I enjoyed teaching basic chemistry. Once we got over the fear factor that came from what other people had told them, young people became as enthralled as I am with the way chemistry works. Just the basic concept of acids, bases and salts was a revelation to most kids. They had visions of acids being stuff that could eat your arm off and had a hard time understanding that the salad dressing they put on their lunch was primarily an acid. When they saw that their soda pop would turn litmus red indicating it had acid in it, they were incredulous. Understanding that ascorbic acid was vitamin C and that there was acid in their stomach made kids realize that acids serve us in many benign ways.
The next revelation was that bases also have many important uses. Household ammonia, ammonium hydroxide, is a base. Sodium hydroxide is a strong base able to do amazing things to grease, making it a classic soap. Calcium hydroxide is lime, and some kids knew it was used on their lawns and gardens. The real surprise for kids was what a salt is. When I pulled out the salt shaker, I would ask them what kind of salt was in it? Most of them knew it was sodium chloride, but I had twenty salt shakers all of which were labeled “salt, ” and none of them contained sodium chloride. Some were potassium chloride, and some were calcium chloride. Some were different colors such as copper chloride, iron chloride, and cobalt chloride. It was interesting to watch them test the salts with litmus paper as they discovered that salts could be acidic or basic.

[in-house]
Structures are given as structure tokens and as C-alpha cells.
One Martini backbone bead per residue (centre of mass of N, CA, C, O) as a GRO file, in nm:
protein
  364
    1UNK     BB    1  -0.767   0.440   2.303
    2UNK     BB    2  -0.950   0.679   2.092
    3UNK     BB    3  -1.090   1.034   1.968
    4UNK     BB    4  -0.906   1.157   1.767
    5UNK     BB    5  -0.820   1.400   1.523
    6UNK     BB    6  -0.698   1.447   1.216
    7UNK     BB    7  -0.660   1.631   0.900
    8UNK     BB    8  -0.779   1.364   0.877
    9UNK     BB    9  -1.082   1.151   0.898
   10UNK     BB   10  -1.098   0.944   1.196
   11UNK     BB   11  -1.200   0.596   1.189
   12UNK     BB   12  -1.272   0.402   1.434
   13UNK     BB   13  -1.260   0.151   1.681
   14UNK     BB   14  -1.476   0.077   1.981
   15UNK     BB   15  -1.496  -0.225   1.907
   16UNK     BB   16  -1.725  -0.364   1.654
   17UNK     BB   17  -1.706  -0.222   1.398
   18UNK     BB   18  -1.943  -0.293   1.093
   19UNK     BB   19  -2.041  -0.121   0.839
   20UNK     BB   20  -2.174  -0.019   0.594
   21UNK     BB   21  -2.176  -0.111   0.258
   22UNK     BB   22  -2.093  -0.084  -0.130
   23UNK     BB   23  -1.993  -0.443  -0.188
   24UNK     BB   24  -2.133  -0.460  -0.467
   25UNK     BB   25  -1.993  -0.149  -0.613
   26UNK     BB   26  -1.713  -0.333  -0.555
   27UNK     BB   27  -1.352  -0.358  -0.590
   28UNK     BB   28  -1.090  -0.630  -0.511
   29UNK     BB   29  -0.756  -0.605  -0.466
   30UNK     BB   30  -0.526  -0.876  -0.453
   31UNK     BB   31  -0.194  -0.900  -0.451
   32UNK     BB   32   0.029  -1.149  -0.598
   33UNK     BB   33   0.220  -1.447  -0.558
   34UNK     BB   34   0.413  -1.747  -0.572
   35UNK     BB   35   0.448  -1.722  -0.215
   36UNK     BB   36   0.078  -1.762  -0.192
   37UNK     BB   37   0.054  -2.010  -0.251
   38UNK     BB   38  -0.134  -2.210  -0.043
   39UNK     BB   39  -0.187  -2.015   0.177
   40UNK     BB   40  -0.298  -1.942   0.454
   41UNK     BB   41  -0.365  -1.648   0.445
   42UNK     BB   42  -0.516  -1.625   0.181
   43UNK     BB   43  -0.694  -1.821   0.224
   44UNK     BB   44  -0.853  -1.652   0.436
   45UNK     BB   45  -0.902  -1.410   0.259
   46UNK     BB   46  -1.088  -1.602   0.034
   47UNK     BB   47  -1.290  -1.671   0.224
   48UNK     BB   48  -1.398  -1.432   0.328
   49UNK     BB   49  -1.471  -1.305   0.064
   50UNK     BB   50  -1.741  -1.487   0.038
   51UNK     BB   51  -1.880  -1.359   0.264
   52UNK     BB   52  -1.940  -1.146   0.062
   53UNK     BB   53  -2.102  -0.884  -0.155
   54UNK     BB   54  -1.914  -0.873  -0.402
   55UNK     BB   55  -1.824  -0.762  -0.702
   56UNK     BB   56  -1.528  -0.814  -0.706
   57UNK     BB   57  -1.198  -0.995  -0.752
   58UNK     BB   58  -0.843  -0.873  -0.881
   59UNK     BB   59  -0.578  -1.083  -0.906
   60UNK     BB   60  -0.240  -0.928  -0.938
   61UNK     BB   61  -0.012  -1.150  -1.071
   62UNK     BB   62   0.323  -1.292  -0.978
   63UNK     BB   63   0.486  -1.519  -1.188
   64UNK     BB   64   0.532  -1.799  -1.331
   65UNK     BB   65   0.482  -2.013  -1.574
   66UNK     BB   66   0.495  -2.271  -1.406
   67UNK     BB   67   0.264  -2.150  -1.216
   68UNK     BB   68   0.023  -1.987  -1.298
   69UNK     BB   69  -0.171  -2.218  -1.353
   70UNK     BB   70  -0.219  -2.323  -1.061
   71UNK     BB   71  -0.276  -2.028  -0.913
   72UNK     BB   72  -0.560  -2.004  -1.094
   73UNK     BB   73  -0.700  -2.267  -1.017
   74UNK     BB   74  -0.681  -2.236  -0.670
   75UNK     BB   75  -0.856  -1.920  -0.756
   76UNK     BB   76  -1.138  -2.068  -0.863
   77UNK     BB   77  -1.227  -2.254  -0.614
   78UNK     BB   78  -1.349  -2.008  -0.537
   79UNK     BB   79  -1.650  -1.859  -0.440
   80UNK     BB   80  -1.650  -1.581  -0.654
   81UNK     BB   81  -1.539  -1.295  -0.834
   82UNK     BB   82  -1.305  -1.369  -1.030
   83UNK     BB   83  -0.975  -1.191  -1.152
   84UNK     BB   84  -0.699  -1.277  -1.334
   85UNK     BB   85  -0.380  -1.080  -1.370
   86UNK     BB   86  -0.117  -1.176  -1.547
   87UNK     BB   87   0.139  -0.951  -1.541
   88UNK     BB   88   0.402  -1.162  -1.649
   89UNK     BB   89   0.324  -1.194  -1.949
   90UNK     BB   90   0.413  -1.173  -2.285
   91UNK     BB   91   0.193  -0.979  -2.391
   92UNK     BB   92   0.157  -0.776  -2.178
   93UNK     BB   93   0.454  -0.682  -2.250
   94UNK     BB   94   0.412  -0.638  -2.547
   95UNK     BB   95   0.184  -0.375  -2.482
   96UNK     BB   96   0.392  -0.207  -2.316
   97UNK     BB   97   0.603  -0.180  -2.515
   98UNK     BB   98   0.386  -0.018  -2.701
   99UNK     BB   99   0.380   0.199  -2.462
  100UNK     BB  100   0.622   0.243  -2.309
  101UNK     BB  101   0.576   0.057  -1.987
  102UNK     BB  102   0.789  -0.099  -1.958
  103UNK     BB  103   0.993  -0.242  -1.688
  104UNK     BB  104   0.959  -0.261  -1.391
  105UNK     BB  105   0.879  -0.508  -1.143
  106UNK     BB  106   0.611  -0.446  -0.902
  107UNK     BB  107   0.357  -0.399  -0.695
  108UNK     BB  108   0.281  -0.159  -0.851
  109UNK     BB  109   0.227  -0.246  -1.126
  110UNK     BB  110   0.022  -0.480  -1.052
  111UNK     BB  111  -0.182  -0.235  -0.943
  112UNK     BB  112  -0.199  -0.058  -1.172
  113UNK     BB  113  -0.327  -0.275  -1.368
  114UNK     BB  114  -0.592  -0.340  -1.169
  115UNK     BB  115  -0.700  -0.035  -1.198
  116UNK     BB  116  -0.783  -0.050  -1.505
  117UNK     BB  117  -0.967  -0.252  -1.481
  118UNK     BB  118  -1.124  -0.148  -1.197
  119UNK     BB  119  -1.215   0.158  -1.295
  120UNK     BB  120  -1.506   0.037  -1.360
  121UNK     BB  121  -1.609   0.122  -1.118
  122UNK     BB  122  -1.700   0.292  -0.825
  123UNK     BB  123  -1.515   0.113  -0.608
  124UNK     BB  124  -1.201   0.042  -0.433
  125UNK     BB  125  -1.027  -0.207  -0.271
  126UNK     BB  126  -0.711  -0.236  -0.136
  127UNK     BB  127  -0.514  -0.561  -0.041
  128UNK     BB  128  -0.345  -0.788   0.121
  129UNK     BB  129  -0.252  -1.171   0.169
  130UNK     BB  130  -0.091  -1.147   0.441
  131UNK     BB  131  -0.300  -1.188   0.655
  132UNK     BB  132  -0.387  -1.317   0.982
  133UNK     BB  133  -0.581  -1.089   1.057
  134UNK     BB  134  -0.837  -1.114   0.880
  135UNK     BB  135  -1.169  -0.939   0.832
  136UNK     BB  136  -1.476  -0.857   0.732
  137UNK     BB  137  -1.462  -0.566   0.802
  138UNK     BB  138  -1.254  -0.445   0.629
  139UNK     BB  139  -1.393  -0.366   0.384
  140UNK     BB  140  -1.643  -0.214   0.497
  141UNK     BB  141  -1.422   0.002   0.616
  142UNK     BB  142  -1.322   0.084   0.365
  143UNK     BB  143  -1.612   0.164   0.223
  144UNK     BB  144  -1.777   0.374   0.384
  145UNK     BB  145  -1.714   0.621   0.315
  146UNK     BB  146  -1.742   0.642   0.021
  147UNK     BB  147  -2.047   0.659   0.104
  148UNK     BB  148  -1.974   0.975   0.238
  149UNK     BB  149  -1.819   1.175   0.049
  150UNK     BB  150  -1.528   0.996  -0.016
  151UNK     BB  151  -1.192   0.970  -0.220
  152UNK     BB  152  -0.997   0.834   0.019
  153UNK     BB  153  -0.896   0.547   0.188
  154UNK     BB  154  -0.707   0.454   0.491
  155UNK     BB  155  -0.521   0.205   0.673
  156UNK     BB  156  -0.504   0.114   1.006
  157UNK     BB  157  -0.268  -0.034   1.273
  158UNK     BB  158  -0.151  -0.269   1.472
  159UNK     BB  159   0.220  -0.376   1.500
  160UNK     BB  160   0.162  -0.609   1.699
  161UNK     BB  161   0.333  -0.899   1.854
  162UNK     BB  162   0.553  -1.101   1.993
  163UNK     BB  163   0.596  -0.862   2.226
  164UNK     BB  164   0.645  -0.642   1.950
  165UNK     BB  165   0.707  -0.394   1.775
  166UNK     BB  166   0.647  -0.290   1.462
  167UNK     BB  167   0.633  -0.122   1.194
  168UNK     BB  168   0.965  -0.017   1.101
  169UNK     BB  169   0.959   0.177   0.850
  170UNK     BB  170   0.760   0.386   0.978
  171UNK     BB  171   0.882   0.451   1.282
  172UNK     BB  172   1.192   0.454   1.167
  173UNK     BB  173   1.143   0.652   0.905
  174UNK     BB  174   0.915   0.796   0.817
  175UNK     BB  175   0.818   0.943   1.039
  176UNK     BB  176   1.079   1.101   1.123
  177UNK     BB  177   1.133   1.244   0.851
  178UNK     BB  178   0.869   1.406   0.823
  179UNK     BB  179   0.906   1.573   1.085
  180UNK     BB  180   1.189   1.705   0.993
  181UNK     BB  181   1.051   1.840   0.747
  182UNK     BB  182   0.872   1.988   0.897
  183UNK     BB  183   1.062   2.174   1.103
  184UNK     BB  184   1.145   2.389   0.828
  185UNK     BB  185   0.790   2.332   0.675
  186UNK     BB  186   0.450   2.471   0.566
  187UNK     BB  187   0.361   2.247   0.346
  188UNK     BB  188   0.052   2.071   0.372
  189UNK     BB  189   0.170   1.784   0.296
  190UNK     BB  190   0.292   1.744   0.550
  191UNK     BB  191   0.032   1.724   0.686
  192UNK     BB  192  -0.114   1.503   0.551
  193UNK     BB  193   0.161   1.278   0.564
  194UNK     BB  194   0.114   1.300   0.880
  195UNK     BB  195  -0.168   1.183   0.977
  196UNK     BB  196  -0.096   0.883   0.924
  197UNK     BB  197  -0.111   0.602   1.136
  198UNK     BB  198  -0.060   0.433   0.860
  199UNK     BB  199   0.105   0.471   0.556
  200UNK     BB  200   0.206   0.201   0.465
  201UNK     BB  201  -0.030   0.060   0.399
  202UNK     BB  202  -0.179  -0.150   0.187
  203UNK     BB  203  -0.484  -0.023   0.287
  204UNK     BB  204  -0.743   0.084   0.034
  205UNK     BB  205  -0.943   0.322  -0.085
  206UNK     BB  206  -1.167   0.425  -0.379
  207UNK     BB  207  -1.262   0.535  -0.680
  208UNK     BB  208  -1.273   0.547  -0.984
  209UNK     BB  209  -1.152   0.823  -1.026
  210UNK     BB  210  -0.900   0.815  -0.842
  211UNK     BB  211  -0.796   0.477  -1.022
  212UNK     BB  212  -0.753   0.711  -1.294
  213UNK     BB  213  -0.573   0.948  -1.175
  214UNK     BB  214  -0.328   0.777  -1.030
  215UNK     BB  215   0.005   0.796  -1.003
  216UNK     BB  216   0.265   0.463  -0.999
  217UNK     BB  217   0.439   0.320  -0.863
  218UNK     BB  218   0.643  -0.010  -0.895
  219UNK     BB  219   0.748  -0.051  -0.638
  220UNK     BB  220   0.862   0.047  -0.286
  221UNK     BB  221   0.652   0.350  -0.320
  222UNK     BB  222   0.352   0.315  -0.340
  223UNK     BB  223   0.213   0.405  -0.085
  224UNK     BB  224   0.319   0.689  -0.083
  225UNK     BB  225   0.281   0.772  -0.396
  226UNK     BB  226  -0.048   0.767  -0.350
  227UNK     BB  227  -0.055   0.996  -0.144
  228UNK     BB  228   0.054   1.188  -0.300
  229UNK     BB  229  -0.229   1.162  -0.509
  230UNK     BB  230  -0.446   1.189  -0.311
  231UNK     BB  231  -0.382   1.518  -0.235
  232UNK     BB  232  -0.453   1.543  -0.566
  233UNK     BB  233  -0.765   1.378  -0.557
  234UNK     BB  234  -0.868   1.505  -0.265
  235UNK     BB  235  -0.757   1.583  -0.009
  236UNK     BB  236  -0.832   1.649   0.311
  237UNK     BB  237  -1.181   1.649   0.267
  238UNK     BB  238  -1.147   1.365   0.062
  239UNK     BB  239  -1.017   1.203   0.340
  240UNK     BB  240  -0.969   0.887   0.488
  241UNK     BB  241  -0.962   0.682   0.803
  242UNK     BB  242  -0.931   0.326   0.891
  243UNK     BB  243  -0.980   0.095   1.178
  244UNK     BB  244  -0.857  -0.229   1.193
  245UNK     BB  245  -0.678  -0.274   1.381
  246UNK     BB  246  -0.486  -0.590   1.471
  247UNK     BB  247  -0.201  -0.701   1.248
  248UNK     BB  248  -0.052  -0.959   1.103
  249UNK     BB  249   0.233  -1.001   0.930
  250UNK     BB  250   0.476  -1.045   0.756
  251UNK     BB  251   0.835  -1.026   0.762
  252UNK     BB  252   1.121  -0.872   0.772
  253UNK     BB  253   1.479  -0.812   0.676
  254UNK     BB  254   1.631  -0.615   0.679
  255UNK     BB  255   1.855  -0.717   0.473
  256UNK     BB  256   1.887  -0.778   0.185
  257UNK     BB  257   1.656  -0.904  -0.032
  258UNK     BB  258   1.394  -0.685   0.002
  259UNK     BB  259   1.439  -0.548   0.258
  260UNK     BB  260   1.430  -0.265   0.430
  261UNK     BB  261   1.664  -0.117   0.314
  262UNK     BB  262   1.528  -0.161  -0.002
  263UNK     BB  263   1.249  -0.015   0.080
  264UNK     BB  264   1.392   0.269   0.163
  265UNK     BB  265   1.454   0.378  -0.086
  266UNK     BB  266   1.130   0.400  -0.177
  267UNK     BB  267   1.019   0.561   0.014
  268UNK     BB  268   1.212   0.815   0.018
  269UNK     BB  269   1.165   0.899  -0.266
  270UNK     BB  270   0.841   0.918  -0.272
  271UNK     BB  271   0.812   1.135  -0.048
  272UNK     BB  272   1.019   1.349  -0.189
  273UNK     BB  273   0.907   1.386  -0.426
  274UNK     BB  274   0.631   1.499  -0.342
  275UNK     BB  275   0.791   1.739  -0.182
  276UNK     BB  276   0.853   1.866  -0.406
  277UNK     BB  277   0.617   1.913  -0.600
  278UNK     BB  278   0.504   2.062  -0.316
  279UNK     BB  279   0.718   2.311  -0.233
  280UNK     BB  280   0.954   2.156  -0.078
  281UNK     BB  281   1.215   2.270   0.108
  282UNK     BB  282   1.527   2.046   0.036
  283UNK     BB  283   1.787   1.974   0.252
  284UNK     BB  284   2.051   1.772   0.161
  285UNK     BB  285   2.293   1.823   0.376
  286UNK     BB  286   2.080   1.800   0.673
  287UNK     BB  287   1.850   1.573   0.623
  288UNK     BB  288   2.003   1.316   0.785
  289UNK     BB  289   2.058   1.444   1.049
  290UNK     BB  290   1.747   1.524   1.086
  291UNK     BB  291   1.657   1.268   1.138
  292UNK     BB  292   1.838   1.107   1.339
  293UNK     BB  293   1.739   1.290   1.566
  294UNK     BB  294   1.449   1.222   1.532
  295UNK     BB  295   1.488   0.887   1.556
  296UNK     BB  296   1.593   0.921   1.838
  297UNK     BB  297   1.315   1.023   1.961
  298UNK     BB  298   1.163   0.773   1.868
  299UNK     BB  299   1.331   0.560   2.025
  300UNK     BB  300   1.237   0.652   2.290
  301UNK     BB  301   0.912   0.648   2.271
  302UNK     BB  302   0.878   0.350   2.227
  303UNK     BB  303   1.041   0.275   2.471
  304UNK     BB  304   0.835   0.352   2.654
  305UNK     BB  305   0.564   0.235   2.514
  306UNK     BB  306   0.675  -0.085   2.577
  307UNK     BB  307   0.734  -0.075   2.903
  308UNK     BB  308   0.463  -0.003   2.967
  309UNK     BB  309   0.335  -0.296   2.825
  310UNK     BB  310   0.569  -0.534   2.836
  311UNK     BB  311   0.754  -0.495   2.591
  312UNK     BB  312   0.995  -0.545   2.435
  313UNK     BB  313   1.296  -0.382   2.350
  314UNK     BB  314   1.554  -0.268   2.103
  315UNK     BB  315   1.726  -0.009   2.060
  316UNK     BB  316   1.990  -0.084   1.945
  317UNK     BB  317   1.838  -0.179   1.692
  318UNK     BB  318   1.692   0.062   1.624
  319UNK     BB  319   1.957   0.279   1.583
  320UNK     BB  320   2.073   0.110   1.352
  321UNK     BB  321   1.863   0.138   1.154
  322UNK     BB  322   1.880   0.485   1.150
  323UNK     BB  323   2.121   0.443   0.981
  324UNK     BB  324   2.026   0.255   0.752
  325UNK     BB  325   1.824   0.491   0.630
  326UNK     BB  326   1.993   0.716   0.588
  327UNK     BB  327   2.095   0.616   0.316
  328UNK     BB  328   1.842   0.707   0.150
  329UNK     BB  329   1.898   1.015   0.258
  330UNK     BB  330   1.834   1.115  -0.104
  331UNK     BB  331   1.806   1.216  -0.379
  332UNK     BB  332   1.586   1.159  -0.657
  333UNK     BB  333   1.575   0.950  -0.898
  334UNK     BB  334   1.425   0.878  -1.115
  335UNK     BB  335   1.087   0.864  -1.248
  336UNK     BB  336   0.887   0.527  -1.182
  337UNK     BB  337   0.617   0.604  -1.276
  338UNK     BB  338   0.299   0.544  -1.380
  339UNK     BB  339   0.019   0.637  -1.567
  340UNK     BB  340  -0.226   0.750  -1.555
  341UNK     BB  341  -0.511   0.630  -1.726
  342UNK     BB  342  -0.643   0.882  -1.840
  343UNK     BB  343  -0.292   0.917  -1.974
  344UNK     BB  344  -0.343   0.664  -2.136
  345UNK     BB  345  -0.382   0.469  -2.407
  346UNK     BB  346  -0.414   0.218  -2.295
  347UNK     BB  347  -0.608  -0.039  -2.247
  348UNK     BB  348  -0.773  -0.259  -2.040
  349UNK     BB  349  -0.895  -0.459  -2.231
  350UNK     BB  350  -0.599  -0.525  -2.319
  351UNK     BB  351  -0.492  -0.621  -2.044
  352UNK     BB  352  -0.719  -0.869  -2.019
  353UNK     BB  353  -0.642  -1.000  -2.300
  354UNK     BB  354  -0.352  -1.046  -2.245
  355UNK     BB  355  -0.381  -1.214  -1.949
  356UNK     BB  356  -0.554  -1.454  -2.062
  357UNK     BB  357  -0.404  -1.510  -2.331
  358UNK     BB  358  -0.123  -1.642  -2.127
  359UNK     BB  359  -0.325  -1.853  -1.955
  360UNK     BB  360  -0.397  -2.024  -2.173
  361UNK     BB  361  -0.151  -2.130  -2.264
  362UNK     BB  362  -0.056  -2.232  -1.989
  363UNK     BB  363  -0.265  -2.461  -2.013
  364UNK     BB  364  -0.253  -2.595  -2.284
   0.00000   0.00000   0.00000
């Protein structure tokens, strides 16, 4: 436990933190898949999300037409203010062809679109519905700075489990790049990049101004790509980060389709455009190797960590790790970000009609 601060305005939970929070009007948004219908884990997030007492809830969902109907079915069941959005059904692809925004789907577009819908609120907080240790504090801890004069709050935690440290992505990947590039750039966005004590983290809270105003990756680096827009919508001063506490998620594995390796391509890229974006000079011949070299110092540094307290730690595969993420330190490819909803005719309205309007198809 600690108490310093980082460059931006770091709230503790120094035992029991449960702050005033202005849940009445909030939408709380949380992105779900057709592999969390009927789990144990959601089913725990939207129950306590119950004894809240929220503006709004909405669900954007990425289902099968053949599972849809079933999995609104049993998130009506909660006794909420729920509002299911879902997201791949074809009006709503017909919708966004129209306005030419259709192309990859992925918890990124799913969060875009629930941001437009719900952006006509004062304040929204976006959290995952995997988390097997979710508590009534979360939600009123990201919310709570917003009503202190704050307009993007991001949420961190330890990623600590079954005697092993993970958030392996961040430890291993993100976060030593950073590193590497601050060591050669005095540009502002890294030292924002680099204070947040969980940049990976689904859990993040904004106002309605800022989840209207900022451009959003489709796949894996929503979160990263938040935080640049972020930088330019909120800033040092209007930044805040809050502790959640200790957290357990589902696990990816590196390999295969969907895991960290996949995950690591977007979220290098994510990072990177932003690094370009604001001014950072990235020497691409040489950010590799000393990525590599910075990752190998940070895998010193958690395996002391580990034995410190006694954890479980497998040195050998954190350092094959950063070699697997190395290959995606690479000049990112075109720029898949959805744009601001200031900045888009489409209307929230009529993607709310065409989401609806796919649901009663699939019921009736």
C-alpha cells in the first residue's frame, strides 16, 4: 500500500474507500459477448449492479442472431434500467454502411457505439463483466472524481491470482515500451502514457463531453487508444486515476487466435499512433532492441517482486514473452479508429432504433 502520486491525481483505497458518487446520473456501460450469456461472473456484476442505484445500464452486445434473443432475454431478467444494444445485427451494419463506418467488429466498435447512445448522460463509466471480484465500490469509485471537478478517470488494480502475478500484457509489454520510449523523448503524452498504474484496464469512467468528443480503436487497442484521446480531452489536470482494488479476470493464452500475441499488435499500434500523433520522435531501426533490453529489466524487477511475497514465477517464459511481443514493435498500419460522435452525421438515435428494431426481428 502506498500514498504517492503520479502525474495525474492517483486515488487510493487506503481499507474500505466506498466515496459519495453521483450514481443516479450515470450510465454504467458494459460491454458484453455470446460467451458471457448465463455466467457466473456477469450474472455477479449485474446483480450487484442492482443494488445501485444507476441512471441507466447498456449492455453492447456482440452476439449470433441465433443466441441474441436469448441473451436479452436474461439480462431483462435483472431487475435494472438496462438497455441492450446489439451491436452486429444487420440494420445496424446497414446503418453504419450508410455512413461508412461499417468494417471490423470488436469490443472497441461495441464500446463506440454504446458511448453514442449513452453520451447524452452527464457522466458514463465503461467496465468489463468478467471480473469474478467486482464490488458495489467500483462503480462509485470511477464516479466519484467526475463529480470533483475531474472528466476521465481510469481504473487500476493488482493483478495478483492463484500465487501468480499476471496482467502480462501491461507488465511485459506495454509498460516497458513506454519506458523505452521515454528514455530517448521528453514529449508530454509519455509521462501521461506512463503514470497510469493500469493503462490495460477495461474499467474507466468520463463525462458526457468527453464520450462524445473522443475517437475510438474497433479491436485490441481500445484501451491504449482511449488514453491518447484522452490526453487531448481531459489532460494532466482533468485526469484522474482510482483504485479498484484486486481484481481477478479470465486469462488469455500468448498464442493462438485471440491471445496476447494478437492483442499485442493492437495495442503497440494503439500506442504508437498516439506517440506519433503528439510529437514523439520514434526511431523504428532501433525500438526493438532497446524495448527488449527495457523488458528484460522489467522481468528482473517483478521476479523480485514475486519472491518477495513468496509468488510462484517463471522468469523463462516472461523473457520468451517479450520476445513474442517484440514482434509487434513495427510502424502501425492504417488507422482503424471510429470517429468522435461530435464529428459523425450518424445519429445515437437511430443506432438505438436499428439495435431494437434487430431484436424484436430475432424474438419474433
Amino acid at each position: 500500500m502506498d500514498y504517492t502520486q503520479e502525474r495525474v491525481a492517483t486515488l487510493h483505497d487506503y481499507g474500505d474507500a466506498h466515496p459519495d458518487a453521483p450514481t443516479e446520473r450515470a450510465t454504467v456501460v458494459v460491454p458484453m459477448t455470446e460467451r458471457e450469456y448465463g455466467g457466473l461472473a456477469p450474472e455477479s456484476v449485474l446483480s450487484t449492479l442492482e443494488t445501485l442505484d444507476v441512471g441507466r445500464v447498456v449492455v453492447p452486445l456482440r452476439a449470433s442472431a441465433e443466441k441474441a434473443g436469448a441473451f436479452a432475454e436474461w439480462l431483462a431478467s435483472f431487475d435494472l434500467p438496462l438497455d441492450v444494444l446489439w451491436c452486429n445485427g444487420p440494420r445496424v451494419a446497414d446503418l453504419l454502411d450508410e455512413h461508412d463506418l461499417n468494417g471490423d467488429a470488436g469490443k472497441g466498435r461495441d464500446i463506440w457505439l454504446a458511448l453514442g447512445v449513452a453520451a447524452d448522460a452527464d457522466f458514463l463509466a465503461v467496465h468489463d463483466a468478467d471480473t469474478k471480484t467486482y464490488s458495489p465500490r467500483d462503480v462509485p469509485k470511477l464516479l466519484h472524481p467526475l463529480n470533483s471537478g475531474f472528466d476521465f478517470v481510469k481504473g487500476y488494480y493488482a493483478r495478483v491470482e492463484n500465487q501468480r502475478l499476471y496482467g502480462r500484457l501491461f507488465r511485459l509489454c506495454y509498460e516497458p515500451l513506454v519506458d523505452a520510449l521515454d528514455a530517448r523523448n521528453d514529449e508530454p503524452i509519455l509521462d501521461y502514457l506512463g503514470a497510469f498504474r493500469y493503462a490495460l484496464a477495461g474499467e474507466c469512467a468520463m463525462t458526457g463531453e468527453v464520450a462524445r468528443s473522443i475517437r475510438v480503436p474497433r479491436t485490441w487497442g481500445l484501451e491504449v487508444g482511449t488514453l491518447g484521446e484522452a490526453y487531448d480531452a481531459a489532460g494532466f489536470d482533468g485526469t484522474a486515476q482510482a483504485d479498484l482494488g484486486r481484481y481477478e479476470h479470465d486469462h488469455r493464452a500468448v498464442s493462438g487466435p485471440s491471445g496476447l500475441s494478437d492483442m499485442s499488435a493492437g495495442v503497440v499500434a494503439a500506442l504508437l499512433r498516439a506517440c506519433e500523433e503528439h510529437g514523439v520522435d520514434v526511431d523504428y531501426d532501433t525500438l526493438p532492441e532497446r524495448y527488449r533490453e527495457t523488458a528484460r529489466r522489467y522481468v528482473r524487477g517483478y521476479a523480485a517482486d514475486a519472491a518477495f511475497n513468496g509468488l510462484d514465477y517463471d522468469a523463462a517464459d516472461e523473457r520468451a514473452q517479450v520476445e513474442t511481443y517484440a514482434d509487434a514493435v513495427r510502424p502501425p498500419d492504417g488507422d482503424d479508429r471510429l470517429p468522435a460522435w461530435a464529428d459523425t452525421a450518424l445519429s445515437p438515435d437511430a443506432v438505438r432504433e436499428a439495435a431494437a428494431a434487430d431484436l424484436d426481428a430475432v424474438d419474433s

The next step was to make salts. We would take hydrochloric acid (a strong acid) and mix it with sodium hydroxide (a strong base) and get sodium chloride and water–two things you take into your body. If you mixed the hydrochloric acid with a weak base like aluminum hydroxide you would get aluminum chloride which would turn litmus paper red indicating an acidic nature. What do you put on your plants to make them grow? Some plants like an acidic soil. If you pour hydrochloric acid on the soil, you will kill the plants, but acid salt will make such plants flourish.
One day after doing all of these tests and writing all of this down, one of my students looked at the board and all the equations we had written and said, “Who thought all of this stuff up in the first place?” That question is always out there, in every science class, every experiment, and every view we make through a microscope or a telescope. Romans 1: 20 tells us that “we can know there is a God through the things He has made.” Science is knowledge, and the more we know of the creation, the closer we can get to the Creator.
–John N. Clayton © 2017